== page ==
The art of deadpan is a relatively recent one in the historical arc of comedy. Though the straight man has probably been around forever – from the caveman, to vaudeville, to Jack Benny and beyond – the practice of deadpanning to a somewhat complicit audience is the stuff of more recent times and has found a comfortable home on the web. Mitch Magee’s The Indigenous Flowers of Southern California hits a near perfect deadpan pitch with a fusion of parody and sketch delivered with flawless timing. We’re all in on the joke without sacrificing any idols, other than a few comedy tropes.
Campbell Ellis (Adam Pally) is IFSC’s bathtub-bound protagonist, and the indigenous flowers which flank his tub are the four-part series’ props. Ellis’ straight-to-camera pronouncements about all the benefits to be had from the indigenous flowers of SoCal (‘a continuous form of inspiration’ to him and his family) are delivered with just the right note of deference, indifferent knowingness, and repressed smugness to the point that you can only love this guy.
Magee and Pally are both Upright Citizens Brigade veterans. They’ve boiled down their improv in a way that lets them assimilate all the nuanced pauses and awkward silences required for the refined staging of a scripted comedy. Magee is a huge Monty Python aficionado – and what improv writer isn’t shaped by Python? – but the tone more precisely struck in IFSC is that of Jack Handey’s Deep Thoughts, if only in its structure. There’s the deadpan narration of Ellis, along with the APS (read UPS) guy, and members of Ellis’ family that gradually join him; the not-too-subtle elevator music theme; and the transparently bland subject matter. But because there’s acting here rather than just voice-over, there’s so much more comic potential, and Magee maximizes it.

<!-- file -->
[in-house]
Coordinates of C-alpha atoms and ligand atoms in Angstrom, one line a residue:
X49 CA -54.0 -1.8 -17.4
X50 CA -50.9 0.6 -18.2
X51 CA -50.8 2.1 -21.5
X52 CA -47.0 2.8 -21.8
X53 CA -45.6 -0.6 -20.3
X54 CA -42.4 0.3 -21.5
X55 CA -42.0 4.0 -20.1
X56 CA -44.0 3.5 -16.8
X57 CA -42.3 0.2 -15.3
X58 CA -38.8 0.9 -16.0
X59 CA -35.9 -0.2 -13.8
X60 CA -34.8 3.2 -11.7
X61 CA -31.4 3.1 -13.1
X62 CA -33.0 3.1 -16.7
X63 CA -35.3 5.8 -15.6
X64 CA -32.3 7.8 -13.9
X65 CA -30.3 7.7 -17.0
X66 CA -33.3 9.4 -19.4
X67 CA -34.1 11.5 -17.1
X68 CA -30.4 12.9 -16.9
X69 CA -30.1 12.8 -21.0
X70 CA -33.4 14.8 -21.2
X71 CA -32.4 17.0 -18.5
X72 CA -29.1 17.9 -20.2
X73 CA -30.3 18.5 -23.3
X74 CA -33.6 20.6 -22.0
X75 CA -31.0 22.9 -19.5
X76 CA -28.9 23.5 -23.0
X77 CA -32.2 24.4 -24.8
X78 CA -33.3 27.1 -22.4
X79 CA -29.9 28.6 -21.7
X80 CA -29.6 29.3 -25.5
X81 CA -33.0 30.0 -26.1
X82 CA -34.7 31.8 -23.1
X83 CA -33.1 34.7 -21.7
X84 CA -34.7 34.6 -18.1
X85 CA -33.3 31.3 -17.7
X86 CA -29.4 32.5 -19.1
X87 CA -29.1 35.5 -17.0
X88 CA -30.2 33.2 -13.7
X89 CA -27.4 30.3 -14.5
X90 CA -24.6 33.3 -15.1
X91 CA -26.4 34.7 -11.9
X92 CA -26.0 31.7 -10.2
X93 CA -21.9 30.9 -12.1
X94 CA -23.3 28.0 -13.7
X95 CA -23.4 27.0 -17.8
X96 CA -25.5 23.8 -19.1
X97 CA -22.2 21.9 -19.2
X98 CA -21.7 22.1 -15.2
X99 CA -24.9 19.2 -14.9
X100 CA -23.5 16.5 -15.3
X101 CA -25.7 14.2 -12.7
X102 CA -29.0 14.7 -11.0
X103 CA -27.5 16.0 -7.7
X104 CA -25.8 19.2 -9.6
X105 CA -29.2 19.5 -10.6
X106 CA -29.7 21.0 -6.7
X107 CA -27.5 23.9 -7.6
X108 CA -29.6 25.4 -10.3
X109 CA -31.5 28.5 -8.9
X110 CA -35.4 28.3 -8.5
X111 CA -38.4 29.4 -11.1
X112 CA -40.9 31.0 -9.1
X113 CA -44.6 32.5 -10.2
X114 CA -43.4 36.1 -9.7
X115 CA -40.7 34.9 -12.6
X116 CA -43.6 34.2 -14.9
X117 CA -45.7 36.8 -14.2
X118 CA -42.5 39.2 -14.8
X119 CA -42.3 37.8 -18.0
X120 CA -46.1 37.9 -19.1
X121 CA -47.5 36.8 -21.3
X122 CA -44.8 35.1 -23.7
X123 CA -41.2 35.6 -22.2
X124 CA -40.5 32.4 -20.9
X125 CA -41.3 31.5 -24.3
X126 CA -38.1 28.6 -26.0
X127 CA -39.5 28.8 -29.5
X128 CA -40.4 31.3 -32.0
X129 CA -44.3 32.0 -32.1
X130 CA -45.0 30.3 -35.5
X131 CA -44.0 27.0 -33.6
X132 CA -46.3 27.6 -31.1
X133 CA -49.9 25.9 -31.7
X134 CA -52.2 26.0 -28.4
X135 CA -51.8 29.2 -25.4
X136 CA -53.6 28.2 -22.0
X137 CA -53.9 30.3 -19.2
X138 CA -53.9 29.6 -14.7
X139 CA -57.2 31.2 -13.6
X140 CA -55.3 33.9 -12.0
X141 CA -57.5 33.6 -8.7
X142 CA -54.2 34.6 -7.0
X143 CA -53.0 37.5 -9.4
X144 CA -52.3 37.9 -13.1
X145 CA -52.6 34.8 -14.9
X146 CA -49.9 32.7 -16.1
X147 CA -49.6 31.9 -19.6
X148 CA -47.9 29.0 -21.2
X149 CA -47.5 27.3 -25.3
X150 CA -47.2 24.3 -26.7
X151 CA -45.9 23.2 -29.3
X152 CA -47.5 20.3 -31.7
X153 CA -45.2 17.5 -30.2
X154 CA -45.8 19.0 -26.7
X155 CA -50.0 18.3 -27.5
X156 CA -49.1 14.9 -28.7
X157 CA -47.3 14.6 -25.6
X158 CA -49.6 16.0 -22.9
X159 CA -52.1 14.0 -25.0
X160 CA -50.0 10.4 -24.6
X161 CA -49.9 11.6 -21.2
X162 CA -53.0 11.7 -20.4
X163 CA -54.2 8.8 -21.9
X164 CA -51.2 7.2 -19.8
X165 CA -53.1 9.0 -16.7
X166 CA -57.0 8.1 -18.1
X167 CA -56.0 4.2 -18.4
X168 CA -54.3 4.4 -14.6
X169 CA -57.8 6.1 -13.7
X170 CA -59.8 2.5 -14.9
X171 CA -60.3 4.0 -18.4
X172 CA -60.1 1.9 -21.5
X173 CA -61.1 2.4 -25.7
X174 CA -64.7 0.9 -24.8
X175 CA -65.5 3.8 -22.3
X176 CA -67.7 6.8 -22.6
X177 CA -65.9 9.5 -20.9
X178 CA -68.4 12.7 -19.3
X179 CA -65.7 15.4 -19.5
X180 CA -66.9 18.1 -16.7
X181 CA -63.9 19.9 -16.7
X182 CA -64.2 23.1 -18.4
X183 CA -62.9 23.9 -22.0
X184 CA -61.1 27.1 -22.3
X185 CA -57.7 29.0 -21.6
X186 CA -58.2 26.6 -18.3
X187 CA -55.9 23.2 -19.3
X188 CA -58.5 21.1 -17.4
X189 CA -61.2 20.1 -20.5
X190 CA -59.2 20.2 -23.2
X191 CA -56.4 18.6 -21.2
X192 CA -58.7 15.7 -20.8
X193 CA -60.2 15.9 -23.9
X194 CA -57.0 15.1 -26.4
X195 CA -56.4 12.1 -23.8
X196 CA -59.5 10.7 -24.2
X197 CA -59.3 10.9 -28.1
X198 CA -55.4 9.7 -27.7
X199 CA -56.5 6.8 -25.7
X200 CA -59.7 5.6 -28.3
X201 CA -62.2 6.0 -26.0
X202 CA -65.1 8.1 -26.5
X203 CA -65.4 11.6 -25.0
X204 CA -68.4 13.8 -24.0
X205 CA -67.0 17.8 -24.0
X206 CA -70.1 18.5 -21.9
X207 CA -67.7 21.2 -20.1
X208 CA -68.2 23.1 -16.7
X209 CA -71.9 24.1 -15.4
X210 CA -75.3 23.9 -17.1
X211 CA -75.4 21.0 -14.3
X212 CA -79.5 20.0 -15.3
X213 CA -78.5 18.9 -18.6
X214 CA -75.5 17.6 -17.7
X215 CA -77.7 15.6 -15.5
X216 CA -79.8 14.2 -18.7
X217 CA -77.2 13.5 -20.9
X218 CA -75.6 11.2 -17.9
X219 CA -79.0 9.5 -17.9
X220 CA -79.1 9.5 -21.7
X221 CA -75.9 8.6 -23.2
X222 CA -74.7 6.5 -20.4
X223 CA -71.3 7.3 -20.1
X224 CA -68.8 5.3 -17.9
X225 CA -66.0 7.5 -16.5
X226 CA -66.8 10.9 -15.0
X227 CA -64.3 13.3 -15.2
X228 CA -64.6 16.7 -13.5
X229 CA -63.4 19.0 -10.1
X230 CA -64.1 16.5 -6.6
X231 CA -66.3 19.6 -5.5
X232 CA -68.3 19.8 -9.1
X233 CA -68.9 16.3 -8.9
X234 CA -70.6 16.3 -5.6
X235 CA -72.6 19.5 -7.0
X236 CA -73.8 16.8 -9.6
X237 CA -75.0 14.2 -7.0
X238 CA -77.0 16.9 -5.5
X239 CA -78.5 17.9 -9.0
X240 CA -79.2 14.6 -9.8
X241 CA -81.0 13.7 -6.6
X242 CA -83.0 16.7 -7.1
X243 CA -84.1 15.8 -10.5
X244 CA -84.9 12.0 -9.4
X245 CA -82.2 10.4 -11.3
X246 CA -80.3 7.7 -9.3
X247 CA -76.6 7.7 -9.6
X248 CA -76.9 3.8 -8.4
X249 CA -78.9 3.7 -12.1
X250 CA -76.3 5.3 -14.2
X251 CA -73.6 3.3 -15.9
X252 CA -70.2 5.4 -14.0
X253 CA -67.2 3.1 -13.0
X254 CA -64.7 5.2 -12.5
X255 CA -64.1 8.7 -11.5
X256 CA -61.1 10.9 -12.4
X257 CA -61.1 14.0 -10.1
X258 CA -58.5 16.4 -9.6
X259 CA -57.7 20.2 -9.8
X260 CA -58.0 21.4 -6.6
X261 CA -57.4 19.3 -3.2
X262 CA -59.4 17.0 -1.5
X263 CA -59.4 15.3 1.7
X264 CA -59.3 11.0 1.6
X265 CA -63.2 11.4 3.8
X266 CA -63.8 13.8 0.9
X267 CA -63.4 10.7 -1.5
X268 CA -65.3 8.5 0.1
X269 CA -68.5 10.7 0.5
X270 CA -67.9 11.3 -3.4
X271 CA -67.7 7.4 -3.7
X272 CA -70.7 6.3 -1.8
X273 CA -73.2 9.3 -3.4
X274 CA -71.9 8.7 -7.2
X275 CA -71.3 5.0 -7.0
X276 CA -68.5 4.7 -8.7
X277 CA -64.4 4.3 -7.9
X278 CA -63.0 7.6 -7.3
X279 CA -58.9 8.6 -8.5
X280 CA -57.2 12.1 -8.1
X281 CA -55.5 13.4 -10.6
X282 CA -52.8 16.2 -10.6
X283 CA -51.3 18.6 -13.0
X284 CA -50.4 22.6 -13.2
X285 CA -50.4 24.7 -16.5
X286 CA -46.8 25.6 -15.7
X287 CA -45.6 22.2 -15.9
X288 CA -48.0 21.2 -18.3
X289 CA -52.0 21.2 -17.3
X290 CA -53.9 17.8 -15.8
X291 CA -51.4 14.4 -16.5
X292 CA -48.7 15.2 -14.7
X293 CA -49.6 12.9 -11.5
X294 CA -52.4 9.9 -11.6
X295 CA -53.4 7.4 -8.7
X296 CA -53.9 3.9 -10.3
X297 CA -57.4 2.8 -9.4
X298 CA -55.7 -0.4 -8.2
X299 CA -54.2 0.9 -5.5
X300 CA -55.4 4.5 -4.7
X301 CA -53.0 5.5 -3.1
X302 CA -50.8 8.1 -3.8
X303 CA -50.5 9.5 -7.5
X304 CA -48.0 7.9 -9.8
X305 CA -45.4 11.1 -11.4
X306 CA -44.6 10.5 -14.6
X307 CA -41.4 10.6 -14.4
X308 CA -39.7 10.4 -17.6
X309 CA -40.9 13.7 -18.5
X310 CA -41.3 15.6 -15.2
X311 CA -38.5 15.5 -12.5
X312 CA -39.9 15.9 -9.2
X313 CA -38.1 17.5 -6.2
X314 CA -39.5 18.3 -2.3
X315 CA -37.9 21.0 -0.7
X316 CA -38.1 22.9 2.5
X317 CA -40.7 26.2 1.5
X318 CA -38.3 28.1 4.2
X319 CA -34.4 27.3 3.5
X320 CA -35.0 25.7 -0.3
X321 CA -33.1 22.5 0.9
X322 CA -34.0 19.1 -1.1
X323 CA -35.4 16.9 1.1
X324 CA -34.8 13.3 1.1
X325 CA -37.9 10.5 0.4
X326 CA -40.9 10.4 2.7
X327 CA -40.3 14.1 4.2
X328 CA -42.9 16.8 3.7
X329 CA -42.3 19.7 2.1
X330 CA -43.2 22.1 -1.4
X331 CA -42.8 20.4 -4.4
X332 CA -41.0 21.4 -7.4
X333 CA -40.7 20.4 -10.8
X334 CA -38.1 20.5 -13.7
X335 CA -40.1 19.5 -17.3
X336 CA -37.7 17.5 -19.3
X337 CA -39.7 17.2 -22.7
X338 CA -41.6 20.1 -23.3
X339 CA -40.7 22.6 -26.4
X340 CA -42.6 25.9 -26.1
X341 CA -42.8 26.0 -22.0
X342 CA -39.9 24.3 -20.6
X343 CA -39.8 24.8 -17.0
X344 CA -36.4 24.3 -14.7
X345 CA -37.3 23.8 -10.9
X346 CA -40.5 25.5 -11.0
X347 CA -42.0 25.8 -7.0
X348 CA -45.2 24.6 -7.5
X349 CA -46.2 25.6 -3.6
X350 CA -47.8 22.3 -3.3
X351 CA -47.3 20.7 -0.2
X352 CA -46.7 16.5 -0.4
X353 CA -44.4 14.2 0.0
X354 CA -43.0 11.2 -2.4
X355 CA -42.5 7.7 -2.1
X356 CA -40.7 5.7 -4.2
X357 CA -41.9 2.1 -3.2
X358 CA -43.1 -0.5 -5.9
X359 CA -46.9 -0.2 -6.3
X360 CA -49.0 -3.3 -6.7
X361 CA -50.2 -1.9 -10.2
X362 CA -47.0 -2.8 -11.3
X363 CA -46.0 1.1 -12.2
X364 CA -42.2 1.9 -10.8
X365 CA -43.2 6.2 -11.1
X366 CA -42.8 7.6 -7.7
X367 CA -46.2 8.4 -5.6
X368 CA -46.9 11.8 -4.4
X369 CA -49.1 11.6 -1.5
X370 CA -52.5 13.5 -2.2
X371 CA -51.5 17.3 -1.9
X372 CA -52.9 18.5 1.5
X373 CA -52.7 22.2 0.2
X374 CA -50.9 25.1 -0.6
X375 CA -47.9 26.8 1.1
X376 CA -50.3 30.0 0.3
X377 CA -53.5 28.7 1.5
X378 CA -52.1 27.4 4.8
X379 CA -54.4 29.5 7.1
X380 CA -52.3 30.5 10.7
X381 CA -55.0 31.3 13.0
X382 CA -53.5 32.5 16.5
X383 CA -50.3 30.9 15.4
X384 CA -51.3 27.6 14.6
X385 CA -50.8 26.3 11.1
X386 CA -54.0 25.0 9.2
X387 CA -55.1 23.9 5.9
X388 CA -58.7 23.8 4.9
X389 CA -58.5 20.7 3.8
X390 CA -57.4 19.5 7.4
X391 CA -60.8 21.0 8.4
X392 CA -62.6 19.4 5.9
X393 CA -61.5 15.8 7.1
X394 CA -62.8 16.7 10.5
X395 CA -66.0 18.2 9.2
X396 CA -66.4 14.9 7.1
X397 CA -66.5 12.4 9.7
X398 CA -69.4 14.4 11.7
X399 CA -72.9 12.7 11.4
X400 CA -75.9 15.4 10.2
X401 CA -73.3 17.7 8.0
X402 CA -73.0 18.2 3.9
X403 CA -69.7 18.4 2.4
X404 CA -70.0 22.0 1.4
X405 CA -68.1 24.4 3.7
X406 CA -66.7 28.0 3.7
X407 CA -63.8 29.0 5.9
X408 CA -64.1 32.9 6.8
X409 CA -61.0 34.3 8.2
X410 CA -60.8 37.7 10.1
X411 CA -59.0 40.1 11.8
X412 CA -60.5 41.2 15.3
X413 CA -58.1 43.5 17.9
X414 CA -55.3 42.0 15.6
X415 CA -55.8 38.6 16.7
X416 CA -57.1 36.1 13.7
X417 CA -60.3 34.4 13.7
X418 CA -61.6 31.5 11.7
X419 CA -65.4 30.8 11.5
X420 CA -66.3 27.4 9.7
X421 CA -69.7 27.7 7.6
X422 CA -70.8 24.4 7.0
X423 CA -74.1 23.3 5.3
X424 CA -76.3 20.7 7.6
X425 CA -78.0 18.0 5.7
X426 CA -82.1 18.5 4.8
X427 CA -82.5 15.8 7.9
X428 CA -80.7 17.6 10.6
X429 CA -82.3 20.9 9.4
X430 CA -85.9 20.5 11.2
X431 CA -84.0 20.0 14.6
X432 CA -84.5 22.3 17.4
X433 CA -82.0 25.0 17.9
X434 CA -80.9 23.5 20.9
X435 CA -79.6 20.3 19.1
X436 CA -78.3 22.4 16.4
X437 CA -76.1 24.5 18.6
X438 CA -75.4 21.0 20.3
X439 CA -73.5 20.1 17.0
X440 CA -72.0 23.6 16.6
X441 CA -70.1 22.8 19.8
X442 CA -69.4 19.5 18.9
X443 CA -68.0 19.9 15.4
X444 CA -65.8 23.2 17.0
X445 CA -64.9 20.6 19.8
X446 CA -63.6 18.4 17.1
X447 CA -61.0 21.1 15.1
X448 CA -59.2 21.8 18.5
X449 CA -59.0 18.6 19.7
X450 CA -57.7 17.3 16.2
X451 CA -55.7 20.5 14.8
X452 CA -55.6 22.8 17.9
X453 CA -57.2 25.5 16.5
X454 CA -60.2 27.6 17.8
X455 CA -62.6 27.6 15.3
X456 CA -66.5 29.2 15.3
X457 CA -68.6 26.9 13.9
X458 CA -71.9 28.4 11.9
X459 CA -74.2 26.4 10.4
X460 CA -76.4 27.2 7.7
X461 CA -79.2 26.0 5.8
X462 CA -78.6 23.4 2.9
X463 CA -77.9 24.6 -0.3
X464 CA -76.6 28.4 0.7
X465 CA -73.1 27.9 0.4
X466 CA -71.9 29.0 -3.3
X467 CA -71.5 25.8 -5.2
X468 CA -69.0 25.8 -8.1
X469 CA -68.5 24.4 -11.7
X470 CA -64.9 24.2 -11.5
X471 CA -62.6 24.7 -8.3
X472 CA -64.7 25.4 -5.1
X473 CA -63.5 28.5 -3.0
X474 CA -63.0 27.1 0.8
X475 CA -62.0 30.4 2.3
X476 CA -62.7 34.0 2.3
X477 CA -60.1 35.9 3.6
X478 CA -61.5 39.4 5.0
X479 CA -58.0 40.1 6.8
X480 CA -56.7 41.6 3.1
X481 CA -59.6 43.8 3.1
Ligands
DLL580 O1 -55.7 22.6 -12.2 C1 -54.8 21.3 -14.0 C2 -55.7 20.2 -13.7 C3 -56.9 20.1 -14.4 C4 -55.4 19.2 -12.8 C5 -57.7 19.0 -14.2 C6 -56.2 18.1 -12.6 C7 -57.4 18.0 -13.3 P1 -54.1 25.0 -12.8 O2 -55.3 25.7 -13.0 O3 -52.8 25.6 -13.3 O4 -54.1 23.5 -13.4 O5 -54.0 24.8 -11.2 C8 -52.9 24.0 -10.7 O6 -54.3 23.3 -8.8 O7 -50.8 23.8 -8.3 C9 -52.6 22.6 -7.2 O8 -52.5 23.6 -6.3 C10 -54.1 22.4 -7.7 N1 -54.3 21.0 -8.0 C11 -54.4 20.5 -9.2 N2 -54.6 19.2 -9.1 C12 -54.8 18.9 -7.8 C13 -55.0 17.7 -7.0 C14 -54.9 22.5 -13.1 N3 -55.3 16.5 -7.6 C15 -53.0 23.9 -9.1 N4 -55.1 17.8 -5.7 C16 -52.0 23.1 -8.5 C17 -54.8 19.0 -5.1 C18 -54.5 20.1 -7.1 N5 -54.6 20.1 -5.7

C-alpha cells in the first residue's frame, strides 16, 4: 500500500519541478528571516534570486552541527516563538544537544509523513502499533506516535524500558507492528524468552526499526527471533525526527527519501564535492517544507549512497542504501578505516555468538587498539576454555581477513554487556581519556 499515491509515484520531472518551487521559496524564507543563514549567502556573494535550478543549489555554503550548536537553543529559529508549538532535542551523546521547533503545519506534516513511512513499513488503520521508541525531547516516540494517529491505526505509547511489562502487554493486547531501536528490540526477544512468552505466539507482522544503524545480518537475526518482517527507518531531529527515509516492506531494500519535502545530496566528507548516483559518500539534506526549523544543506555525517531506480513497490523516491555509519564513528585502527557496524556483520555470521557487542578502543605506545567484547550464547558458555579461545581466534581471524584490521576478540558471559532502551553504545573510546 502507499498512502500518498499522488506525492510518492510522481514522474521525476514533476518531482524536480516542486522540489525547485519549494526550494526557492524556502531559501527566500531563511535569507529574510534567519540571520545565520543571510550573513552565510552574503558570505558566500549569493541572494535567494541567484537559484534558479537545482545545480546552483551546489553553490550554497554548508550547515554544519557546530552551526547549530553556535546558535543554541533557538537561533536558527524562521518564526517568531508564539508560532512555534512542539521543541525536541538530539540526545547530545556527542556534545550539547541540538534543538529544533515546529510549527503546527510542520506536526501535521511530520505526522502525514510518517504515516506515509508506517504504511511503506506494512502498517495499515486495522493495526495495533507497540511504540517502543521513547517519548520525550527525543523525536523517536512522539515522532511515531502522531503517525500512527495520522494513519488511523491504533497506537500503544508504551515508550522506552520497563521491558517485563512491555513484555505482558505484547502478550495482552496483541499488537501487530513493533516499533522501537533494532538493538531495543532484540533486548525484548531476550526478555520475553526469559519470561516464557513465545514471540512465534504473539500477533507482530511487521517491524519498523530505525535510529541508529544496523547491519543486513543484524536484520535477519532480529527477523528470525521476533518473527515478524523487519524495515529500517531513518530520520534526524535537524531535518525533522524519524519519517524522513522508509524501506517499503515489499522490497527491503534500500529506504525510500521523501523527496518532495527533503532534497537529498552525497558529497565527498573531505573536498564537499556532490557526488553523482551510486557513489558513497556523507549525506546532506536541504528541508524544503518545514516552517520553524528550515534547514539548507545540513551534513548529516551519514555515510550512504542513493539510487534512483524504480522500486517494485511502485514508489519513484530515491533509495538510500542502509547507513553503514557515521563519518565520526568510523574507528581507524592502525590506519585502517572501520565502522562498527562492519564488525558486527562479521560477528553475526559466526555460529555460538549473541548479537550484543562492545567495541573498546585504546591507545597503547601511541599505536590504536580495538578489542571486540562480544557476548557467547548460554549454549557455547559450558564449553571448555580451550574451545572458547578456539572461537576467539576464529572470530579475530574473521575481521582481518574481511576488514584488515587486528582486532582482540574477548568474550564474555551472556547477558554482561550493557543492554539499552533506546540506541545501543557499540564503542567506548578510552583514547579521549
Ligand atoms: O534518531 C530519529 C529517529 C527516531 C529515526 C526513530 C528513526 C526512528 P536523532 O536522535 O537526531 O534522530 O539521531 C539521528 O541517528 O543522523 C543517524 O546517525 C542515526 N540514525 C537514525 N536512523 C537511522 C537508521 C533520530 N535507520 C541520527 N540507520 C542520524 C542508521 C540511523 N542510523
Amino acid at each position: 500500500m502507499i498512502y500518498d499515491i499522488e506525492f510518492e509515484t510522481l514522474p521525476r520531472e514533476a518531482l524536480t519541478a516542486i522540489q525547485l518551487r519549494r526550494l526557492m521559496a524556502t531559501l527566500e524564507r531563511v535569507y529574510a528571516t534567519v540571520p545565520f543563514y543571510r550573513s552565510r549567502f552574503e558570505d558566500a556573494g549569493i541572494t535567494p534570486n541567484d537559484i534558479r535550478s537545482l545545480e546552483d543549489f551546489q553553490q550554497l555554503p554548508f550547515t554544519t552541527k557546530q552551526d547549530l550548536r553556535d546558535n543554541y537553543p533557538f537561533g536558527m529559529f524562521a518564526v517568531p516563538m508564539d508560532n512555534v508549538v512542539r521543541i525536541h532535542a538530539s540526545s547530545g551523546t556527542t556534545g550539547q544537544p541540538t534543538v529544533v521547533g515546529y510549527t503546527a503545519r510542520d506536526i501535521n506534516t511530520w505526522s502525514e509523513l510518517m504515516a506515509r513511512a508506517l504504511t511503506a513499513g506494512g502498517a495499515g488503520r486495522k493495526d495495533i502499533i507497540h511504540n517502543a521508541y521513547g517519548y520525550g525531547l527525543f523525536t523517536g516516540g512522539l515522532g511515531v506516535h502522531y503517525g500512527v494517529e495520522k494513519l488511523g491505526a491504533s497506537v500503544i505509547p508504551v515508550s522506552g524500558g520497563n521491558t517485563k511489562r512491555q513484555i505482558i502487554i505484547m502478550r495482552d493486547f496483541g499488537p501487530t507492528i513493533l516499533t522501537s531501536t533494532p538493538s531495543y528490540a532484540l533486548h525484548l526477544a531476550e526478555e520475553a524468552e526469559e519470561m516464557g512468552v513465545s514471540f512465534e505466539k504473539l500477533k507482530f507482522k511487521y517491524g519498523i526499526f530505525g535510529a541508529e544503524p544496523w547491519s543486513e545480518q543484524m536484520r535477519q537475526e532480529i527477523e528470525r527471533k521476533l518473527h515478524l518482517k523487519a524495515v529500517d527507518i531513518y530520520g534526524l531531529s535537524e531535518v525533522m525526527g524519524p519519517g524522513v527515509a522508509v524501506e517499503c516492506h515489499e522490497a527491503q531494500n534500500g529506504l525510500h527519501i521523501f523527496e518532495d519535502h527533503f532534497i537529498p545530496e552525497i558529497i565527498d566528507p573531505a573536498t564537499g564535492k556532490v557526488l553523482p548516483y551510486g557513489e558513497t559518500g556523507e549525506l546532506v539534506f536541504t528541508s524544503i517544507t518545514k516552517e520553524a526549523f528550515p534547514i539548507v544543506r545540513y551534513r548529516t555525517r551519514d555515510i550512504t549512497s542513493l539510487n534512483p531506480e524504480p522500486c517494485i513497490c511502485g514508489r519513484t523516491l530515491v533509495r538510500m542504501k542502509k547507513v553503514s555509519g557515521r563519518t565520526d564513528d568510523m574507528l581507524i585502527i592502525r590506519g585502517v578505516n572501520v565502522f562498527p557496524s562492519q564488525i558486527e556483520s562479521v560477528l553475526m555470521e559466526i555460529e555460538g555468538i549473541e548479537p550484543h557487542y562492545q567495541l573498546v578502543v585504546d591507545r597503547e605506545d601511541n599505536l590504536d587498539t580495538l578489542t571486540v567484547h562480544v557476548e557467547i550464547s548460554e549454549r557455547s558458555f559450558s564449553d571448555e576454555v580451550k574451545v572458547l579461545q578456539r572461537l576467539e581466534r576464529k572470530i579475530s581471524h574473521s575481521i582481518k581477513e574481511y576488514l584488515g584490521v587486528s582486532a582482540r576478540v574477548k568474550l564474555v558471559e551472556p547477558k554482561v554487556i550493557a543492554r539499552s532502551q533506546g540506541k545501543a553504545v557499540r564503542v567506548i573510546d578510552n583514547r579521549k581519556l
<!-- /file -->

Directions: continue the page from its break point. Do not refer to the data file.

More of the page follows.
The actors aren’t overly masterful, which actually befits the comic tone, and a few of them, especially Barry the APS guy, appear a beat or two away from losing it in hysterics (indeed, there were three to five takes for each shot with plenty of “crack-up moments,” according to Magee). It’s that on-the-verge-of-busting comedic tension that not only sets up the punch lines nicely, it also makes the segues into them that much more lubricated. IFSC isn’t without its flaws – the bland and unflattering solo shots of the flowers is forgivable; the series closer, which involves a clown, is less than – but one couldn’t ask for more in an online, deadpan sketch series. It’s a refreshingly short dose of comic relief.
Magee’s next project, also slated for Funny or Die, is Mind Ride “about a psychiatrist who transports his patients into an alternate dimension to diagnose them.” Stay tuned.